We are re-watching the Midwife, and my mind harangues me for not doing something more useful. I jump from longing to be a baker to being nurse. How would I fare? How would it feel to spend your day being kind, saving lives, preventing pain? What do I do for others? You won’t be disappointed, he said. Am I disappointed? My longing for bigness is an ego thing. That searching for rightness. And yet, the peace, the serenity is in accepting what is. And this is what is. I have time. I can write. I can make. I make some money. It is enough. I care for him. I tend to our needs. I keep a gentle momentum. I please him. Is that enough? It is more than most have. And my work? I carry it within me. I am writing it out. I am making it out. Does it matter if it isn’t seen or read? I feel my time, my allotted days and wait for wisdom. That greater knowing. That perfect understanding that all is as it should be. And it is.


I dreamt of a diamond ring. I’d put it in my mouth. I carried it in my mouth, feeling it on my tongue.


The warmth of the nights seems to increase the headiness of the perfume emanating from the shrubs and flowers. The elderflower bushes on St David’s Road and the on North Road are particularly pungent. Gorgeous. I love it. I could lose myself in their aroma. Just like the jasmine in Spain. Stunning. I drink it in. I plan my walking route around it when I’m there. The tree at the end of the road, then the one in Capistrano and then later, nearer town the one on the corner by the Asian restaurant. The smell roots me, lifts me, lessens the fear. A comfort. Smells have always been a comfort.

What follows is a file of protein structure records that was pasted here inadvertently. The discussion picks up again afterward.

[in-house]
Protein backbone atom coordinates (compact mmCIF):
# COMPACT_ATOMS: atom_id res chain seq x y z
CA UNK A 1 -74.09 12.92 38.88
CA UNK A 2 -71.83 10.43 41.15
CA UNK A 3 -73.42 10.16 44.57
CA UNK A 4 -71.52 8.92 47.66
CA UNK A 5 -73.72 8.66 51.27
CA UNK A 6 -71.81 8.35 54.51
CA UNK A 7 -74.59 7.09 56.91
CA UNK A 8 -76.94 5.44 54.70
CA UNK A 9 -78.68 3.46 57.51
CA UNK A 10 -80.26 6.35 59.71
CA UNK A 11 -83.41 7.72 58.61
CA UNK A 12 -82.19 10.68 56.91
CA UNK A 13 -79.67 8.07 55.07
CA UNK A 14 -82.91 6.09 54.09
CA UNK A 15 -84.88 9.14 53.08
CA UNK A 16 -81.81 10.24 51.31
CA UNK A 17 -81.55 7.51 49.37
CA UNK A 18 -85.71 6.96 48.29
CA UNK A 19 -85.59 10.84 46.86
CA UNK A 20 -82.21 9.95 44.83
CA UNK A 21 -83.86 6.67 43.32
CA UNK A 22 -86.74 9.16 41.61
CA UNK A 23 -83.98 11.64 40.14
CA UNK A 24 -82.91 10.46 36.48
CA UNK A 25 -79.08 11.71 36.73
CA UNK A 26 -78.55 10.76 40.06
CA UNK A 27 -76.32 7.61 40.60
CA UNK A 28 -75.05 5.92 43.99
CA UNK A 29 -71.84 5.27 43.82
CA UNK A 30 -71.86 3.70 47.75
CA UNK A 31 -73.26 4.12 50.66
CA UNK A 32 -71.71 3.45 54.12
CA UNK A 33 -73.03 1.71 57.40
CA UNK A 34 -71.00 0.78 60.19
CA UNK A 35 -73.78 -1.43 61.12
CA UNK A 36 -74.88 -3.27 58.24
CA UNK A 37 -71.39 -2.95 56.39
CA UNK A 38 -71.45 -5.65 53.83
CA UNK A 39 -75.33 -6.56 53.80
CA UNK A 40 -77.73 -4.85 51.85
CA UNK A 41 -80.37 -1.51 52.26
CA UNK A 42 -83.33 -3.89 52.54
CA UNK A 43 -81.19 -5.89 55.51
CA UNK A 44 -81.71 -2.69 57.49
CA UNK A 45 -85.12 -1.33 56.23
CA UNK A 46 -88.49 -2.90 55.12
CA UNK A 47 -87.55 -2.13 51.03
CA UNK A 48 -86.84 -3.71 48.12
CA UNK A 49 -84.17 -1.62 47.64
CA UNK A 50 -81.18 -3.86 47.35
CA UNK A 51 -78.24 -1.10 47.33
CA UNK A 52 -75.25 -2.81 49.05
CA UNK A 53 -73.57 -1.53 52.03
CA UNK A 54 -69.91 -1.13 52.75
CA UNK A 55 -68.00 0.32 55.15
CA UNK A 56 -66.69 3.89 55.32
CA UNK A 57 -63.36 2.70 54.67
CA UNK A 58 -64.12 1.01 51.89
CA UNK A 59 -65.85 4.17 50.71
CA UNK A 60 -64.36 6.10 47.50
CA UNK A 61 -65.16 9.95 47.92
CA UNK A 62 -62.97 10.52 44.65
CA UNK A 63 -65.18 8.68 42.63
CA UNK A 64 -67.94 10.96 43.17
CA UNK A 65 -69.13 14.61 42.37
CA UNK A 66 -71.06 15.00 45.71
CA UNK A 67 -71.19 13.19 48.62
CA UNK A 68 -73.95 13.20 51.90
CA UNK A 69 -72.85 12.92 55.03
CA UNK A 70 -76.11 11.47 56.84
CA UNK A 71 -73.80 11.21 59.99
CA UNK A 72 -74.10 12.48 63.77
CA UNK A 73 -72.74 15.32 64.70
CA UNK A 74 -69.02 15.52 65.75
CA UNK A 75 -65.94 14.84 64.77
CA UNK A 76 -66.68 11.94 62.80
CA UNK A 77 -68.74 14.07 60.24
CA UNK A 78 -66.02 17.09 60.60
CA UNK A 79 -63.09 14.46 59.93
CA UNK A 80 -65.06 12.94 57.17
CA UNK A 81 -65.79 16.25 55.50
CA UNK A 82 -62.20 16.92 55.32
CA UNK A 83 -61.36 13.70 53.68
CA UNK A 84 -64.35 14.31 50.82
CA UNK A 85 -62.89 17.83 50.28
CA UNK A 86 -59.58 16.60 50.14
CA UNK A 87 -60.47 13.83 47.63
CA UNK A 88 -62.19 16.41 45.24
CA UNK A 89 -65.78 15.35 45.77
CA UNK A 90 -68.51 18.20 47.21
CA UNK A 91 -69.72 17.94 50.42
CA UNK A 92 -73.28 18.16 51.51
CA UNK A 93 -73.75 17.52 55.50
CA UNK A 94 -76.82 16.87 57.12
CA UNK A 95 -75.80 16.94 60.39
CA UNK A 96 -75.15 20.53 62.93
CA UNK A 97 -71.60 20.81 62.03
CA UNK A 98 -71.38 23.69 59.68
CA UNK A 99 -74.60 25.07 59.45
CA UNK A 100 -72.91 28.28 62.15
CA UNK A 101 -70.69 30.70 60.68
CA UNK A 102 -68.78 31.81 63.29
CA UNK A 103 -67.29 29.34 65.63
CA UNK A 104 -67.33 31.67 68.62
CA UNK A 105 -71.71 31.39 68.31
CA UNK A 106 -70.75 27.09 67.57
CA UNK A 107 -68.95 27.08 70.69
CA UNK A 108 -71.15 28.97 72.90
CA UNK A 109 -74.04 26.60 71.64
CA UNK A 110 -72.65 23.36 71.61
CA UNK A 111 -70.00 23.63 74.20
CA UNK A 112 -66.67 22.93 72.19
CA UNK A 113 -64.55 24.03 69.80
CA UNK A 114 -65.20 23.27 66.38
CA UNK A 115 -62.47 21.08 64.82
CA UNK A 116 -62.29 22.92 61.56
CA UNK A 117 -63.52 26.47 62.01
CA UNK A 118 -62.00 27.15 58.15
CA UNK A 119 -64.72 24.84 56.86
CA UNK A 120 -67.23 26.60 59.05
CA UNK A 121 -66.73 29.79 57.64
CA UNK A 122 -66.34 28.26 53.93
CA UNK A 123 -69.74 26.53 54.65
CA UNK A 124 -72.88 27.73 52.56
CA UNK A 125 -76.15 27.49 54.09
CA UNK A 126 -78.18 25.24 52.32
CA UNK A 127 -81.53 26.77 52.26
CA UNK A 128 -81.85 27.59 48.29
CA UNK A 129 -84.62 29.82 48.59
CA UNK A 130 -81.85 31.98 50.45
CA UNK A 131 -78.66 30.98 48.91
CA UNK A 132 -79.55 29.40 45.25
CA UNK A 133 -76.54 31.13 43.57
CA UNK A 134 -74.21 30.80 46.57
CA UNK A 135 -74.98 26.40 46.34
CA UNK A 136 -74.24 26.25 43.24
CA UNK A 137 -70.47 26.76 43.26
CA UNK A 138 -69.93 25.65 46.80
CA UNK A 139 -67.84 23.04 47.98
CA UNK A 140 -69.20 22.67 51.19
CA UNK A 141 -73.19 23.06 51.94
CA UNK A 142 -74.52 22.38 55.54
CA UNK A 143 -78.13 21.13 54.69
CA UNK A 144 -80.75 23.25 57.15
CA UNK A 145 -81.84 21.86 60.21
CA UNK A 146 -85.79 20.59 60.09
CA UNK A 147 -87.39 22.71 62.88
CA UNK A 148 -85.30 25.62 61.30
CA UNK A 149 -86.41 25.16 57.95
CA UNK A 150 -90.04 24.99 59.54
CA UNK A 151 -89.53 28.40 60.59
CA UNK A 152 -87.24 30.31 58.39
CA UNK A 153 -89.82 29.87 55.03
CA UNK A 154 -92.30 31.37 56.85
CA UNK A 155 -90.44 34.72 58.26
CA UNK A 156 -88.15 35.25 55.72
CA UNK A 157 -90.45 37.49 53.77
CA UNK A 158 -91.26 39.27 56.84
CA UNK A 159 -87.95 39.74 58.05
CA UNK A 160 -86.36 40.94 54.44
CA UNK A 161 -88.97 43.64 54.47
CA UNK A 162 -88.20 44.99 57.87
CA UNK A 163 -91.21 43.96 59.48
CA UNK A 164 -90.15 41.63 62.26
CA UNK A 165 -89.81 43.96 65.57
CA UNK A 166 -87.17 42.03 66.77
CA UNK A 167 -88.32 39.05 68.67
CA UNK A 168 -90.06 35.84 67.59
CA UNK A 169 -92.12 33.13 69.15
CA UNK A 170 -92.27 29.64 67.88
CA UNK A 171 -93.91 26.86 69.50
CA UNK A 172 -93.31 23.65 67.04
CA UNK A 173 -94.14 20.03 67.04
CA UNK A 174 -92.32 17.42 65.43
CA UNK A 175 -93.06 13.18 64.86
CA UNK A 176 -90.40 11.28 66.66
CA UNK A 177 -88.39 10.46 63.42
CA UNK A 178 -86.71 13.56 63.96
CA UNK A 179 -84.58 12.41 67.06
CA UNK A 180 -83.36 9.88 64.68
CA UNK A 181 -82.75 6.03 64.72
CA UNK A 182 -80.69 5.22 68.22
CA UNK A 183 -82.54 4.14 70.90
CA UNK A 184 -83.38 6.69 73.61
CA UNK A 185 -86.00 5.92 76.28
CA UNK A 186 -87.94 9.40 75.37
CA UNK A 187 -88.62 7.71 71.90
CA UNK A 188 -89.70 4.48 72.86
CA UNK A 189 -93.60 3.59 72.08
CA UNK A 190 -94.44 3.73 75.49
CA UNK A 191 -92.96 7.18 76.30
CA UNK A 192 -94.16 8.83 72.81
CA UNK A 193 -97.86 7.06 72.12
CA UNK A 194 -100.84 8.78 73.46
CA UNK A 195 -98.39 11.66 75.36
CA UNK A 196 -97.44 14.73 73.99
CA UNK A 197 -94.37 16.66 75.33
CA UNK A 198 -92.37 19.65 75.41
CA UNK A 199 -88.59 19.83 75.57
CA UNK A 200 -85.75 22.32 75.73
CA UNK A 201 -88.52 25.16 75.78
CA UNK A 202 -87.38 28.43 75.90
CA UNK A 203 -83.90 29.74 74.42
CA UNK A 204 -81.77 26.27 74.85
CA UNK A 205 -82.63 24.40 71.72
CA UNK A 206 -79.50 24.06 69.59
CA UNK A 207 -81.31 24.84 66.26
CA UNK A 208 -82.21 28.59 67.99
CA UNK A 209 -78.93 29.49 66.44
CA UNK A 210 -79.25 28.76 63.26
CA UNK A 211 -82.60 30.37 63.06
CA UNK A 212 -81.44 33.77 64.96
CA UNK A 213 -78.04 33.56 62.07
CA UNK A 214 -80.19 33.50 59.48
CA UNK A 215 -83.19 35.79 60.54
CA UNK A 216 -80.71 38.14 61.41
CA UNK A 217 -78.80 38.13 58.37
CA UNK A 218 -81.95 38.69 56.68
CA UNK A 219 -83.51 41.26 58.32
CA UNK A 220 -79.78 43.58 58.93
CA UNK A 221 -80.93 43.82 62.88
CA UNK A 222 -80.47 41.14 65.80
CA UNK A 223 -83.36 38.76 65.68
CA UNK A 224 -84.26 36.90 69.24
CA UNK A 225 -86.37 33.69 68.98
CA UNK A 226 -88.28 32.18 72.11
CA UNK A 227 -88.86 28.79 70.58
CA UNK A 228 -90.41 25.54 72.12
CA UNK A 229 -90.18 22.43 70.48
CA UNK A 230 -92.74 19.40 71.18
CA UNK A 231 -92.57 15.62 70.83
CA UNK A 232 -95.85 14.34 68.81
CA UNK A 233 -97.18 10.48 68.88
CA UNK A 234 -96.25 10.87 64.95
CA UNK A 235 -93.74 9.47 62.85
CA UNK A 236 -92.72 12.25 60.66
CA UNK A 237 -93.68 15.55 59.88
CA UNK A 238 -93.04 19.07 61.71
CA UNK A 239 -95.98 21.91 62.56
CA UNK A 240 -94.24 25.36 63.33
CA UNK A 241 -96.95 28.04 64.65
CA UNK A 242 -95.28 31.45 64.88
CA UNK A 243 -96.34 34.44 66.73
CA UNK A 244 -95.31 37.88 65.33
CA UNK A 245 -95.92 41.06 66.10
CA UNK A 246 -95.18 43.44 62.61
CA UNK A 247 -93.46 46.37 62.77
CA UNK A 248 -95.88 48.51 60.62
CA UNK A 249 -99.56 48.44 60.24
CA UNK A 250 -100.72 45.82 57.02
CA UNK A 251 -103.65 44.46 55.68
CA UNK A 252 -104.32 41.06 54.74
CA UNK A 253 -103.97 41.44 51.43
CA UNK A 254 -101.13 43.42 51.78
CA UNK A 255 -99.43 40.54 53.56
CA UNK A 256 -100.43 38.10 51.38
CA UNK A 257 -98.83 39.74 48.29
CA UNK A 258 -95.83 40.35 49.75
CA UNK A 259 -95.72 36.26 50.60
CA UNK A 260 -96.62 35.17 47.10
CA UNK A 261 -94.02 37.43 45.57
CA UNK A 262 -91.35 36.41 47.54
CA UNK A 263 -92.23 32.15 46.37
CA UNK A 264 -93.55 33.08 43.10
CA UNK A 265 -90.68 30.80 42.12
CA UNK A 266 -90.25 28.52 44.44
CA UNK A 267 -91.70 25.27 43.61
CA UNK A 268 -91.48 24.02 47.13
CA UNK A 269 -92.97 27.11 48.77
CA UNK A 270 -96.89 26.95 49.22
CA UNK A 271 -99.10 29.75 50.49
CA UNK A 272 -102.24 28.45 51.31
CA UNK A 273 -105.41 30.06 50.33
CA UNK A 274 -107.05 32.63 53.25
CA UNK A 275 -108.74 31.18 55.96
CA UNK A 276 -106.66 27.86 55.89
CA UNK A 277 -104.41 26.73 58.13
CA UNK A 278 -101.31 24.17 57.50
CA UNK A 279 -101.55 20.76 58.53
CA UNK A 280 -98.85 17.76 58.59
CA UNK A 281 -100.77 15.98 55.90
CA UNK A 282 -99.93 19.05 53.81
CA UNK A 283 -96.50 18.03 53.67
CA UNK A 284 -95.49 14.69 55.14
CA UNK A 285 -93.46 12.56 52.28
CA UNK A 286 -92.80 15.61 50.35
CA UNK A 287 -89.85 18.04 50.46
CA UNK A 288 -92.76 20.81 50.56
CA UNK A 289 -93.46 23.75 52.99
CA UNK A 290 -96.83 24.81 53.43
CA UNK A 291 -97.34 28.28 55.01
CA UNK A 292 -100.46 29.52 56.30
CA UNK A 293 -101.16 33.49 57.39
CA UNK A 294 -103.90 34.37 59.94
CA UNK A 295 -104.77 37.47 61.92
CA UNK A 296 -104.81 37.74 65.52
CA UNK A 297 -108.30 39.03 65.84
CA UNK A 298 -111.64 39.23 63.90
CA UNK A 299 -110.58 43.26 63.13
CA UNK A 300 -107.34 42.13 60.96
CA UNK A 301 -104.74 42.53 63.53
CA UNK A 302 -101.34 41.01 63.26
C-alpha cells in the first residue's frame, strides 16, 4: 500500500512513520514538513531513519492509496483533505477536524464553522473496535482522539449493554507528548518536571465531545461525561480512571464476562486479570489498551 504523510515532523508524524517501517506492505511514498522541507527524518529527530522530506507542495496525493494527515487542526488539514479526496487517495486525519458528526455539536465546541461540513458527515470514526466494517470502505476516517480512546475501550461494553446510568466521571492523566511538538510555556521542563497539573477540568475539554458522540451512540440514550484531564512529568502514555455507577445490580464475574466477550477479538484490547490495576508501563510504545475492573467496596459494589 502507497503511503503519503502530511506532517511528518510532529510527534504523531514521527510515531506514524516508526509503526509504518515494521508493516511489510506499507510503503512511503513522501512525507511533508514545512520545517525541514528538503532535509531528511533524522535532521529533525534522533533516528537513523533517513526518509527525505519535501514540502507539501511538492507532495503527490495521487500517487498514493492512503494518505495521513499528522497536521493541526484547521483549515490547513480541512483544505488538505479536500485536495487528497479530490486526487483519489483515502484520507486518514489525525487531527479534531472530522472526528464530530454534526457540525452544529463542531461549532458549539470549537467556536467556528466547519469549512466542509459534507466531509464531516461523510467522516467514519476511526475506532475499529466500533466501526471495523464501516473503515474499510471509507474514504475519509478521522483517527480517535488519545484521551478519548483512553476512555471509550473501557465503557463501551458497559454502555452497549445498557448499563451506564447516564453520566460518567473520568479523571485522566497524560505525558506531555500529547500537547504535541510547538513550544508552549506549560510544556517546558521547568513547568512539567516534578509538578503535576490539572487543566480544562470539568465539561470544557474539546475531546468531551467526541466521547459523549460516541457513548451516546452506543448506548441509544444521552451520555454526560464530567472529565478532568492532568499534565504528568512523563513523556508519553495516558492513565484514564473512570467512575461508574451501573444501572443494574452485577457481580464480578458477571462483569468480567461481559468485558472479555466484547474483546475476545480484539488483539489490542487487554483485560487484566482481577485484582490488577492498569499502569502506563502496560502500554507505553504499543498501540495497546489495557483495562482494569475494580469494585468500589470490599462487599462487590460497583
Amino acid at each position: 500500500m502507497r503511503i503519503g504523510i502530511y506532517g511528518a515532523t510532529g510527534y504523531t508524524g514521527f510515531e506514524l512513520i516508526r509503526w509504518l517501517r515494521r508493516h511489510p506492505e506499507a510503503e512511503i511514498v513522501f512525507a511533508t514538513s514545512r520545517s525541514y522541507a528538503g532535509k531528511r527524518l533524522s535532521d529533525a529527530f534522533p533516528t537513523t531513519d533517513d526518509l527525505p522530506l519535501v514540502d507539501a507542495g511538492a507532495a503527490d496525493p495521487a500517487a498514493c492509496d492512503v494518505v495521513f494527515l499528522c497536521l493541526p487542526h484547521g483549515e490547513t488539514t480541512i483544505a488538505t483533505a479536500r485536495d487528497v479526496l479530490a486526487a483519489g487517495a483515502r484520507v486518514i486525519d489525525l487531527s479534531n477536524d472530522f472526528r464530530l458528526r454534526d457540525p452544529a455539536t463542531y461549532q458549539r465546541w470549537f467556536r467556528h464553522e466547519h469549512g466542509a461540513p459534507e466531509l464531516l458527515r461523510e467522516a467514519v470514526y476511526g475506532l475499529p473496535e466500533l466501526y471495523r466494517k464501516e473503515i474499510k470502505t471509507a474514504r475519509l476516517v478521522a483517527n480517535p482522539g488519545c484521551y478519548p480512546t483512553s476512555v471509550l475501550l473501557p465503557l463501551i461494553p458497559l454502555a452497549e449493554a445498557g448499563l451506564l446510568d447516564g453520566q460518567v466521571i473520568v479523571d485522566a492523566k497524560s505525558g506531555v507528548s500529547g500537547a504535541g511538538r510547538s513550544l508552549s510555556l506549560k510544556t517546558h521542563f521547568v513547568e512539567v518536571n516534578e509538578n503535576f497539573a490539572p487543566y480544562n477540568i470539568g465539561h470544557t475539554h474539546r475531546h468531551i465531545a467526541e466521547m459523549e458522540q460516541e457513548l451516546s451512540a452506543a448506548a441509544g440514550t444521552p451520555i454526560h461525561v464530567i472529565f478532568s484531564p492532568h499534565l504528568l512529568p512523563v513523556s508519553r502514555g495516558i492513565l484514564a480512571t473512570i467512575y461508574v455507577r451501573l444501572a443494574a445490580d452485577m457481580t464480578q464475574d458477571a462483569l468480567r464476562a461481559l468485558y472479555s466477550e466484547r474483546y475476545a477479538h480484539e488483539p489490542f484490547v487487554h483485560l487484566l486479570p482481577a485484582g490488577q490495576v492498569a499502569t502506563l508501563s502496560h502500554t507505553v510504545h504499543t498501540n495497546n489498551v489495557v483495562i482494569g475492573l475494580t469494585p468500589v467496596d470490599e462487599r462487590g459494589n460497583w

I remembered a little of my dream yesterday. She was in it. I wanted to feed her. She was tired and wanted to get back to the baby. Eat, I said, wanting her to make herself strong. She relented in the end and began eating the rolls of unbuttered brown bread I’d put out for her. Is the bread a symbolic detail, seeing as I don’t eat it? Then she’d talked about a stall at the weekend. She was showing some of her work, jewellery I think. My sister, she said, wouldn’t be able to make it.

I walked with a stick this morning. It was to give me confidence. I can walk, but my foot is sore. I’ve pulled something, my gait has gone awry. I feel every step. Not a bad thing. I fastened a bag of ice to it when I came home. Attached with a rubber band. It soothed it.